There’s also an unusual murder weapon in Louise Penny’s The Cruelest Month. A well-known Hungarian psychic Madame Blavatsky has taken a room at the local B & B in the small town of Three Pines, in rural Québec. She is persuaded to give a séance and plans are made for everyone to attend. Then it comes out that Madame Blavatsky is not who she says she is. Still, it’s decided to go ahead with the séance since the plans are already in place. While the séance is taking place, Madeleine Favreau, who’s recently returned to Three Pines after a serious bout with illness, suddenly dies. At first everyone believes she was frightened to death. But the explanation is both simpler and more complicated than that. It turns out that the victim died of a lethal overdose of an herb called Ephedra, often used in diet drugs. Once it’s proven that Madeleine Favreau was murdered, Chief Inspector Armand Gamache and his team look into her past to find out who would have wanted to kill her.
Could a haunting really kill? So it seems at first in Helene Tursten’s Night Rounds. One night during a blackout at Löwander Hospital, one of the nurses Marianne Svärd is killed. Another nurse Linda Svensson goes missing; her body is later discovered hung in a seldom-used attic in the hospital. Göteborg police detective Irene Huss and her team investigate the hospital, since everything seems to come back to something that’s going on there. One of the leads they follow is the fifty-year-old story of the death of Tekla Olsson, also a nurse. She hung herself in the same place where Linda Svensson’s body is discovered. What’s more, a few people report seeing her ghost just before the blackout. Is Tekla Olsson haunting the hospital? Huss and her team don’t think this case has a paranormal explanation and in fact, they find a very prosaic motive. But the thought that the hospital might be haunted does play a role in the novel.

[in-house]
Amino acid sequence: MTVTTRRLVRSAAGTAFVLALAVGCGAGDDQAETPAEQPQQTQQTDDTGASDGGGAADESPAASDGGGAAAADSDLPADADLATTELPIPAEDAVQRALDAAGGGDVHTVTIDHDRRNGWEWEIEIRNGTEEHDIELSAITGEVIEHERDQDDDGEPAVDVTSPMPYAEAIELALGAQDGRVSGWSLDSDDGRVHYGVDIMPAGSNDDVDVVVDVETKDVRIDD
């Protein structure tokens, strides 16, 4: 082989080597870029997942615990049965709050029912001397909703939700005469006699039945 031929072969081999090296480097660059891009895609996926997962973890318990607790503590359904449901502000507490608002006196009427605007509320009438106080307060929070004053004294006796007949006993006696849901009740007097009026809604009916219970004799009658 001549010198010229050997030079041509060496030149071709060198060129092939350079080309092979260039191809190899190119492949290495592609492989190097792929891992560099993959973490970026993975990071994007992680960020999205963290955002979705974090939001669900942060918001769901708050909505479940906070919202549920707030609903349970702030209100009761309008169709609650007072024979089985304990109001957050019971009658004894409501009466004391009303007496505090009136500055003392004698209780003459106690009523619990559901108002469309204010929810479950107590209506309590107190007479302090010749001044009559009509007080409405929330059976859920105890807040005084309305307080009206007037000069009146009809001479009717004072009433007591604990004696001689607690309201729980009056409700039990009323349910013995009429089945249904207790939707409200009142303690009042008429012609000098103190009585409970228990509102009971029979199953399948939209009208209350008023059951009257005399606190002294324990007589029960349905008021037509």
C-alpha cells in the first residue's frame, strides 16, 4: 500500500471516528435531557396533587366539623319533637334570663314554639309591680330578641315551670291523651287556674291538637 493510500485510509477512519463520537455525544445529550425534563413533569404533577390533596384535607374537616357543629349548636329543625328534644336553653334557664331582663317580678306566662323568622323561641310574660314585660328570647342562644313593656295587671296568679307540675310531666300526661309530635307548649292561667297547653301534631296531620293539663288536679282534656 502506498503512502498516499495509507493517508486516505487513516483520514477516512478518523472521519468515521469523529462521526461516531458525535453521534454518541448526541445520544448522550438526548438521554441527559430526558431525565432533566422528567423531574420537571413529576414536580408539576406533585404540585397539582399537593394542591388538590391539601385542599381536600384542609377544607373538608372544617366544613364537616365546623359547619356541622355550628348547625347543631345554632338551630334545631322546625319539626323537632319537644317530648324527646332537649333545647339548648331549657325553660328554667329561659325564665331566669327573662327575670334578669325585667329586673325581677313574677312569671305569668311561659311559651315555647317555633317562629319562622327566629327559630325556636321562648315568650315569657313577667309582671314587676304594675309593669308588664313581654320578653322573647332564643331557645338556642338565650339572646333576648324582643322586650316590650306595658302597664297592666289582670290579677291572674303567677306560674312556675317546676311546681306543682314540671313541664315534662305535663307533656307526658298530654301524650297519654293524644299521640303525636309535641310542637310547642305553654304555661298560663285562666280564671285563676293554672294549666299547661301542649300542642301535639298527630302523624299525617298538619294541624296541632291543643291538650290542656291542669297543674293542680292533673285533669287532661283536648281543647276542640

In Tarquin Hall’s The Case of the Man Who Died Laughing, Delhi private investigator Vishwas ‘Vish’ Puri comes up against the possibility that a holy being has committed murder. Puri learns through newspapers and TV reports that a former client Dr. Suresh Jha has been killed, and it looks very much as though the murderer is the goddess Kali. Puri can’t resist looking into the case, and soon learns how the murder came about. According to reports, Jha was attending a meeting of The Laughter Club, which uses laughter as therapy. During the meeting, Kali appeared and stabbed him. To a lot of people this murder makes sense, since Jha’s mission in life was to debunk ‘The Godmen,’ religious charlatans who prey on people’s vulnerability. A lot of people believe that Kali really killed Jha in retribution for his being an unbeliever. Puri doesn’t think that’s true though, and he and his team look into the case more deeply. As it turns out, the truth is just about as strange as the story that everyone believes…
So you see, not all murderers make use of everyday weapons like knives, rope, lead pipes or revolvers. There are some other, highly unusual, weapons out there. Now, may I offer you a cup of homeopathic herbal tea?